What do you think of when you think of the Netherlands? Windmills? Mathieu van der Poel? A sophisticated dikes and levees system? Orange? Beautiful farmland?
I think of bikes. A place where everyone rides a bike: people getting to work, people getting groceries, people wearing skirts, people wearing sandals, people not wearing helmets, cats, dogs, babies on bikes. Cycling in the Netherlands isn't just hyped up online to make the U.S. feel bad about being car-centric. Bikes in the Netherlands are a BFD (big deal).
I visited the land of the Dutch in September for a bike race. I was unsurprised with the difficulty of the racing given that it was my first time racing in Europe. But I was surprised with how actually truly bike-friendly the country was. Transportation in the Netherlands centers around the bicycle and public transportation. This is done through infrastructure that caters to the bicycle and a general sense of respect for the bicycle as a valid mechanism for getting from place to place.
Via a complex network of bike paths and trails, cyclists in the Netherlands can get to where they need to go in an efficient manner, but they are also protected from traffic that is bigger, faster, and potentially dangerous, such as cars and buses. There are traffic signals exclusively for bikes that indicate when it's safe to cross roads, and many of the paths that run alongside roads or sidewalks are painted in red to make it obvious where bikes belong and other users do not. In many cases, the bike paths parallel streets, but concrete barriers protect the path from the road. And many of the roads in the Netherlands are super narrow, forcing cars to pull of to the side of the road to let a cyclist or car coming from the opposite direction pass.
I have to admit that the infrastructure confused me a little bit. I was decked out in my race kit, clipless pedals, garmin, and fancy sunglasses, trying to get a workout in, and commuters with handbags and heavy, single-speed bicycles were taking my inside line on paths and flying by me in intersections. It was awesome. Not wearing a helmet seems to be the norm on the bike paths. The cyclist isn't expected to armor up to get where they need to go.
When I was flying home, out of Brussels (Belgium), I had to drop my bike bag in an oversized luggage area, where I wondered aloud whether the bike would be safe. A travel companion told me that there's such a reverence for bikes in the country that no one would steal or damage the bike in the airport. Whether or not that's actually true, the sentiment demonstrates the huge difference between cycling culture in the U.S. and in many parts of Europe, where cycling has existed as a huge sport and functional mode of transportation for decades.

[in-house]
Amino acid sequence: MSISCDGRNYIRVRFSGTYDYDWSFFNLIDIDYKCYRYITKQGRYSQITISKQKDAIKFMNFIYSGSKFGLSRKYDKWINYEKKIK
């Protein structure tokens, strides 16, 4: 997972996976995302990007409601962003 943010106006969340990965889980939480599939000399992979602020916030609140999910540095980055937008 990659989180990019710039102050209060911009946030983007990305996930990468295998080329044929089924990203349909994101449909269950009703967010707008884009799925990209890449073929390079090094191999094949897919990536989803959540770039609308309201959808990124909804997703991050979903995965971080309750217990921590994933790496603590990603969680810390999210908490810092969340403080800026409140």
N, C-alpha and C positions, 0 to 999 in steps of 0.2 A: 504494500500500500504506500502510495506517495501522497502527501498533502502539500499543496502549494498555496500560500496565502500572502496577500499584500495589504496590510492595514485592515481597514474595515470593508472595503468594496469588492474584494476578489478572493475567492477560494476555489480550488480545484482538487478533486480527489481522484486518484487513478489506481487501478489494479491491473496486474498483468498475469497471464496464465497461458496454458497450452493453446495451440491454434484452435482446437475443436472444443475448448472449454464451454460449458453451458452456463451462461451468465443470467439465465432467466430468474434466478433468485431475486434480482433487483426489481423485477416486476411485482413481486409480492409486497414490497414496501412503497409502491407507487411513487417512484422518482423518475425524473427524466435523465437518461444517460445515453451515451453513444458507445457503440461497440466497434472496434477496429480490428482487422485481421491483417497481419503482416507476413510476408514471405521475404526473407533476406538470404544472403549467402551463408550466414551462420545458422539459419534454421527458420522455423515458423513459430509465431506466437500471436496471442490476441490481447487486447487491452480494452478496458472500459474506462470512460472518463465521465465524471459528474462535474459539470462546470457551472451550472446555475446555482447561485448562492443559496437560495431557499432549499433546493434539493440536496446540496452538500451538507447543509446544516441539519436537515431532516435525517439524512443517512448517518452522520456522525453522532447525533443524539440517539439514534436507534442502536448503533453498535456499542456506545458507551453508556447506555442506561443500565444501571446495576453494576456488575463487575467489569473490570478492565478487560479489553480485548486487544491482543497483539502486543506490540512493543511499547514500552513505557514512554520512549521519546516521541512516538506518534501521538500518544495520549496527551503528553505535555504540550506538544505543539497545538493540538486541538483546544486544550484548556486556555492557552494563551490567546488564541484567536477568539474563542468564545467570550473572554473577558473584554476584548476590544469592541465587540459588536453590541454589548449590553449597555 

Infrastructure in the U.S. is dominated by car transportation. To ask cars and bikes to co-exist on the same roads can be rough at best. And when a majority of car trips in the U.S. are under 10 miles, and when I can commute eight urban miles faster on a bike than in a car, you have to wonder whether we're doing it right. In the Netherlands, 30km commutes are feasible by bicycle. Cycling isn't something for losers who don't have cars in the Netherlands. It's just a cost-effective and efficient way to get around.
This cultural difference could also help explain why the Netherlands is such a force on the world professional cycling circuit. Across cycling disciplines, the Netherlands is a global powerhouse. Kids in the Netherlands learn to ride young, and opportunities to ride, learn, and train safely on the paths are available to everyone. In the Netherlands, everyone rides. So many Dutch citizens get a cycling 'tryout.' Their talent pool is huge.
All of this is to say, bikes rule in the Netherlands. It's worth seeing. Bike share companies are the closest thing I have seen in the U.S. to cycling's availability in the Netherlands - many a work dude rock the suit and dress shoes on a Divvy bike in Chicago, and that warms my heart. But heck, y'all, let's learn from the Dutch and legalize... ride more bikes!
Have you ridden somewhere with awesome cycling infrastructure? Send us a tweet @BikeIndex about your experience.